I would advise Customer Experience champions to remember that making people happy when they are unhappy is not enough, even if it sounds like that is what we mean. Our research shows the way to be happy from unhappy with a company happens in a hierarchy. First, you must get customers to trust you. Once they trust you, then you need to communicate that you care about them and value them. Then, after all of this, when you make them happy, it is the kind of happiness that drives customer loyalty and, perhaps more importantly, customer-driven growth. 

Carbone says what is so exciting about this space and the evolution of understanding experiences, in general, is the extraordinary opportunity to augment the voice of the customer with the mind of the customer. Value is in the sense of the perceiver, not the creator. So we should seek to walk through the maze of the customer’s mind, trying to understand how customers think instead of what they think to create value. 

Do we have all the answers to Customer Experience as we know it’s imminent death? We don’t. Are we right about it changing and requiring more of its champions? I think we are.

But it’s not essential to me that you think I am right. The important thing for me is that you start to form your judgment. Getting different views from different people is how you can create your opinion about where Customer Experience is now and where it will be in the future.

Why not start now? Share what you think about whether Customer Experience is dying in the comments below. 

There you have it. No promotions, no gimmicks, just good information. 

Think reading is for chumps? Try my podcast, The Intuitive Customer instead. We explore the many reasons why customers do what they do—and what you should do about it. Subscribe today right here.

Republished with author's permission from original post.

Colin Shaw
Colin is an original pioneer of Customer Experience. LinkedIn has recognized Colin as one of the ‘World's Top 150 Business Influencers’ Colin is an official LinkedIn "Top Voice", with over 280,000 followers & 80,000 subscribed to his newsletter 'Why Customers Buy'. Colin's consulting company Beyond Philosophy, was recognized by the Financial Times as ‘one of the leading consultancies’. Colin is the co-host of the highly successful Intuitive Customer podcast, which is rated in the top 2% of podcasts.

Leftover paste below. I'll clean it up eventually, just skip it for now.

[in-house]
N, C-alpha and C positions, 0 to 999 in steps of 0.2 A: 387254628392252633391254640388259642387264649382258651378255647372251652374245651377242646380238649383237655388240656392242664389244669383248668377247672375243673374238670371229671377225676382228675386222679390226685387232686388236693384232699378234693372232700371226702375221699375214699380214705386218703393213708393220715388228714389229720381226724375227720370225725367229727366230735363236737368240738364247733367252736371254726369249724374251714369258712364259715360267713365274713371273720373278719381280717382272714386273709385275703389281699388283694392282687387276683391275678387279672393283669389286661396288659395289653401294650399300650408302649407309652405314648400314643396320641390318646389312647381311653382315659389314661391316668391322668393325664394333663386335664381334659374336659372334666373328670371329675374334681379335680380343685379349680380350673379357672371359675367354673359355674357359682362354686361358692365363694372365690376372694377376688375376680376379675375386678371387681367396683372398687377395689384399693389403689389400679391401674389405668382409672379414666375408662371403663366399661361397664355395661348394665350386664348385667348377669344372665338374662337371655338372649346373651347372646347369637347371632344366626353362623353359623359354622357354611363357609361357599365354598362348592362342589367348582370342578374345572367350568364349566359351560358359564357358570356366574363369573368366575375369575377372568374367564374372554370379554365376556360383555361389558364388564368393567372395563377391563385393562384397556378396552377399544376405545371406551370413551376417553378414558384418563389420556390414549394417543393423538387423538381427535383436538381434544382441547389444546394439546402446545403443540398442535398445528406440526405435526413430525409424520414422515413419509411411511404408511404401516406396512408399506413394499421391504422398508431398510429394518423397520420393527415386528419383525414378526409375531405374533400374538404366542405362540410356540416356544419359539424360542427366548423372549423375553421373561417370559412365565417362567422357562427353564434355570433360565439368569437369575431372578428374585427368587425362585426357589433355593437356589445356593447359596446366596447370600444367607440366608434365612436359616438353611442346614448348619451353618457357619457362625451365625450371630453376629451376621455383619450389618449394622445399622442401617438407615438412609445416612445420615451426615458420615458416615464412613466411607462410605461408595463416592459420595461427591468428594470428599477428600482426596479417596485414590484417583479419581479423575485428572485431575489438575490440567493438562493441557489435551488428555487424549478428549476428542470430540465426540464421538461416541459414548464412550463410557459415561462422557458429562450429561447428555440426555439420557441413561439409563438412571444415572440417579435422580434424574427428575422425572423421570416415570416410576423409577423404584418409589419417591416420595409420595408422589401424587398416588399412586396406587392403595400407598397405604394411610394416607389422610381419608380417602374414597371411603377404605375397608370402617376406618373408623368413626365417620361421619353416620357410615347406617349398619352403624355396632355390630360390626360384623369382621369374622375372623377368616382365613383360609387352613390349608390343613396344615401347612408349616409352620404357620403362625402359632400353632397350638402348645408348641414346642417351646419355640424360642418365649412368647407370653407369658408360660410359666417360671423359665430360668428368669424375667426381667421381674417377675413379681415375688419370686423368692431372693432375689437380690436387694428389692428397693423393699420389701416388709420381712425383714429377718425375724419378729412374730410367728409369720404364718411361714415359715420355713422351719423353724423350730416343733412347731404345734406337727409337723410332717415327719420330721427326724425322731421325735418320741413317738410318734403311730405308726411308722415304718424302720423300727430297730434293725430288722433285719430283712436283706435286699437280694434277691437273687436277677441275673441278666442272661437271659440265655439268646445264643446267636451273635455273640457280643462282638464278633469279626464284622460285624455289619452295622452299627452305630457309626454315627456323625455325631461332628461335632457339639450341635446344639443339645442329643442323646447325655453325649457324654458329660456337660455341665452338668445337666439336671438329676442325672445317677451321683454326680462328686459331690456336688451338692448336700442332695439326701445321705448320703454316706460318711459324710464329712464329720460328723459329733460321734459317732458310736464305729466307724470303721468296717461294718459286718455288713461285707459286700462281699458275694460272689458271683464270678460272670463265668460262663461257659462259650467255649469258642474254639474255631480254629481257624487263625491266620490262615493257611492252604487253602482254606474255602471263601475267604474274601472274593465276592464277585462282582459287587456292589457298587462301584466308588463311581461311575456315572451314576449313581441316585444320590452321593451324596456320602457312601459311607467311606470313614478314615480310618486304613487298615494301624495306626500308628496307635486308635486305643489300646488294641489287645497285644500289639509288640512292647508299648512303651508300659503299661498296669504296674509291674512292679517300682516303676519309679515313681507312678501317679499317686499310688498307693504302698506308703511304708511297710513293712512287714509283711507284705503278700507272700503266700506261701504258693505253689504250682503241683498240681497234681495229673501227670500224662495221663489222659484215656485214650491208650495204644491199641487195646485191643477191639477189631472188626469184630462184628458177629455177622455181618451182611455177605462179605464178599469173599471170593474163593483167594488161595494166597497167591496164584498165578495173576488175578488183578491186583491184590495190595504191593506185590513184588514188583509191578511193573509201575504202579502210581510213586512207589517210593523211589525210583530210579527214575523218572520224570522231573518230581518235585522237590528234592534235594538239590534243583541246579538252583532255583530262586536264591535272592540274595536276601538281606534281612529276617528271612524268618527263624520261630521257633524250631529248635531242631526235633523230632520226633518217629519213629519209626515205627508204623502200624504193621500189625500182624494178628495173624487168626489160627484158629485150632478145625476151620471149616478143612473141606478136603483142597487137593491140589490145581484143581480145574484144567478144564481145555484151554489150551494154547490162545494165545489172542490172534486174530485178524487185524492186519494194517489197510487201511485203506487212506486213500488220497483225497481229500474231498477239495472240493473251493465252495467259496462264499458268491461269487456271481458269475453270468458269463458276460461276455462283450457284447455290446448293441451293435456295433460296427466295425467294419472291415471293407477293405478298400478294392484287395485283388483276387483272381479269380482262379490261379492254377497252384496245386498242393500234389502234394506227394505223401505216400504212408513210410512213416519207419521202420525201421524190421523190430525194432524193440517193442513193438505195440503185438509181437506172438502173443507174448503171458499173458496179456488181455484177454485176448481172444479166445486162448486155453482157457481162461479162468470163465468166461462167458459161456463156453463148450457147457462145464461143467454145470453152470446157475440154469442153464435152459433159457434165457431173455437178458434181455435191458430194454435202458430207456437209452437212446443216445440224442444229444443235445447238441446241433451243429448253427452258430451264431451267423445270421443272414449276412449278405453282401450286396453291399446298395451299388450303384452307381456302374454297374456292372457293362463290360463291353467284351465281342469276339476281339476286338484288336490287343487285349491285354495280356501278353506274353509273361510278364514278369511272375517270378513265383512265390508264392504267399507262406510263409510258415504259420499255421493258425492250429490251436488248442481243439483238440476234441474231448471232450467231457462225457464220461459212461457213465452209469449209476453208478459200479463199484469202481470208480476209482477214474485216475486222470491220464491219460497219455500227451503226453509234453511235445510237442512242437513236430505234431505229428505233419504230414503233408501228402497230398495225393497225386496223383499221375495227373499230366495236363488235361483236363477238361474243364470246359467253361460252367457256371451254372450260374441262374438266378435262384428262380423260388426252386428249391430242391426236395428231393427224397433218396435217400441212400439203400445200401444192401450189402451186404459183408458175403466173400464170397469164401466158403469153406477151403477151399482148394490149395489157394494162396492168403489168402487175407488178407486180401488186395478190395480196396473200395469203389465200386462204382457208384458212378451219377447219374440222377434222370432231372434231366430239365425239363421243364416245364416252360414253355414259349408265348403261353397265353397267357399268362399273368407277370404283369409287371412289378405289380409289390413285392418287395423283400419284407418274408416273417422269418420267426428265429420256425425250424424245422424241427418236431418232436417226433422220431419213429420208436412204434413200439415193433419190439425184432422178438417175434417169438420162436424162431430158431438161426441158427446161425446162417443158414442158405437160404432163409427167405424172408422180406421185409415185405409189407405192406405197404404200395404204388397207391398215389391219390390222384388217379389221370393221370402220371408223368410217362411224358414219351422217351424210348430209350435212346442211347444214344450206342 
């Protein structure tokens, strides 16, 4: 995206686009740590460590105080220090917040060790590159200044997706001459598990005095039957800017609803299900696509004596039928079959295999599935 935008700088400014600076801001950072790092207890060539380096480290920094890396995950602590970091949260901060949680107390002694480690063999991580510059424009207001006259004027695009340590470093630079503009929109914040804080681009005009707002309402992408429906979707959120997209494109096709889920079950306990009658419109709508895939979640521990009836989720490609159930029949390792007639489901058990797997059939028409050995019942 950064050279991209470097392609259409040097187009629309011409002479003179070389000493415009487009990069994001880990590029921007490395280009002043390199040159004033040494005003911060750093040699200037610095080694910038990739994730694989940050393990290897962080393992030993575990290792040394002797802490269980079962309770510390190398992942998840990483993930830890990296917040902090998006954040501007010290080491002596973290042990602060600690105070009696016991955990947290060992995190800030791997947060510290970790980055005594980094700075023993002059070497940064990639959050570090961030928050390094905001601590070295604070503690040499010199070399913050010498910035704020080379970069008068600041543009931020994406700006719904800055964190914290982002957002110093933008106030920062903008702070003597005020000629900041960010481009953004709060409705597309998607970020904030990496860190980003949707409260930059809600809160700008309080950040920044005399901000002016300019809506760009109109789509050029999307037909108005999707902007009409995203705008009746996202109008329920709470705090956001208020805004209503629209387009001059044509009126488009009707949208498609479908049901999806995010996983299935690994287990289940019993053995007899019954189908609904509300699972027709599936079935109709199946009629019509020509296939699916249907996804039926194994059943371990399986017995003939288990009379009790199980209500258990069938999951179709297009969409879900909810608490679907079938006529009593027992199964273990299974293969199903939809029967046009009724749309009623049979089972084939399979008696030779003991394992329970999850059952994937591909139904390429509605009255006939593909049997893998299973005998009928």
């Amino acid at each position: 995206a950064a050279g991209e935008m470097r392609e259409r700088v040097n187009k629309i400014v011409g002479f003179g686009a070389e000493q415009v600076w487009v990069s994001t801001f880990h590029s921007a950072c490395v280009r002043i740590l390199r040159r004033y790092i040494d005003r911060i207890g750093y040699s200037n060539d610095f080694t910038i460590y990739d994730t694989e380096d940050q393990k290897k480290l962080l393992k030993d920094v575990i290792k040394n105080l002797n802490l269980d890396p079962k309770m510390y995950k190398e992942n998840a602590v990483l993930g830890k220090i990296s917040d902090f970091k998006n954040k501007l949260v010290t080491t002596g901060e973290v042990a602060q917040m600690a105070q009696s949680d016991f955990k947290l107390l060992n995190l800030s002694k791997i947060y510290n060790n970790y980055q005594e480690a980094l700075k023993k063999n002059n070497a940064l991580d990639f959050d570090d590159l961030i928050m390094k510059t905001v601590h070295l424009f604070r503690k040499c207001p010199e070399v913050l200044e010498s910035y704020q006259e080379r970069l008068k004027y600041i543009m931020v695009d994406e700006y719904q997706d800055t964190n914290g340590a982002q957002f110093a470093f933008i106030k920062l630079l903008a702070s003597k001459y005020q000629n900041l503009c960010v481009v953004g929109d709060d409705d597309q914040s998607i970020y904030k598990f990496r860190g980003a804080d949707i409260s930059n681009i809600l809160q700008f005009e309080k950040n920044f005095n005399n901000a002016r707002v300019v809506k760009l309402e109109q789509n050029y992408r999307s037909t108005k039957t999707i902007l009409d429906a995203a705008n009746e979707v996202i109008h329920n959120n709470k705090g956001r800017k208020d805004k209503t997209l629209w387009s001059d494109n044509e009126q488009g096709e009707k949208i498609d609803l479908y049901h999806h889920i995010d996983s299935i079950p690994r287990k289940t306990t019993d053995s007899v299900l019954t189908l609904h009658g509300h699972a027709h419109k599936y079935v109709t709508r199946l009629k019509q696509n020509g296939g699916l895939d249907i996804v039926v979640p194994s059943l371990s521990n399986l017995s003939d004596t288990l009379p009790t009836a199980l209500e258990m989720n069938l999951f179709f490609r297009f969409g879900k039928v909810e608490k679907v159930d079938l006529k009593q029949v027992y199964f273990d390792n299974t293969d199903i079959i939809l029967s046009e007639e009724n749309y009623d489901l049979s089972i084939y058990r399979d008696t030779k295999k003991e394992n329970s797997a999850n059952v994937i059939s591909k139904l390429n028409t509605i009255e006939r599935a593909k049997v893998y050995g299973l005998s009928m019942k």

1. Agree with everything that is written. Just want to add that customer experience must be developed in line with the brand positioning and brand promise. We cannot achieve the ‘perfect’ customer experience for everyone but there is a branded customer experience that targets the right customer for the brand.

  2. I believe that customer experience driven growth will thrive ! It’s far away from being dead or dying. Pandemic has only accelerated a new vision and new needs – they already existed prior to 2020 but the large majority of actors kind of put them “on hold” ! We have a huge opportunity to create the “new world” based on CX even if BigTechs try to ringfence this field. They aren’t and won’t be the only heroes of CX – let’s make it very clear !

  3. All good points here. There certainly was an “upset the fruit basket” phase during 2020, where CX jobs were cut or redirected to EX or DX or CS or sales. There have been wholesale discontinuations of CX departments in major corporations, for example at Adobe, Cisco, HP, Intuit, Symantec, to name a few.

    What companies were doing with customer satisfaction management in the TQM era of the early ’90s is not very different from what companies are doing today, with the exception of digital aspects. Under many labels such as Satisfaction / Retention / Loyalty / Experience / Success / CJM / XM it’s generally the same set of practices for the past 30+ years. In fact, high-impact practices of the early years should definitely be revived. (See

    I’ve found it useful to think of CX as what the customer senses, and CXM as what an organization does reactively and proactively about CX.

    CX = what was received versus what was expected.
    CXM = closing the gap.

    However, as pointed out in your article, CXM is not really that today.

    I appreciate your mention of London School of Business studies. Their Advocacy Drives Growth study might have gotten a lot more attention if it had been published after the NPS hoopla. They discovered that taking the pebble out of customers’ shoe grows revenue 3X compared to increasing recommendations.

    There are 3 levels of taking the pebble out of customers’ shoes:
    1) Resolving the instance
    2) Preventing recurrence for everyone
    3) Preventing occurrence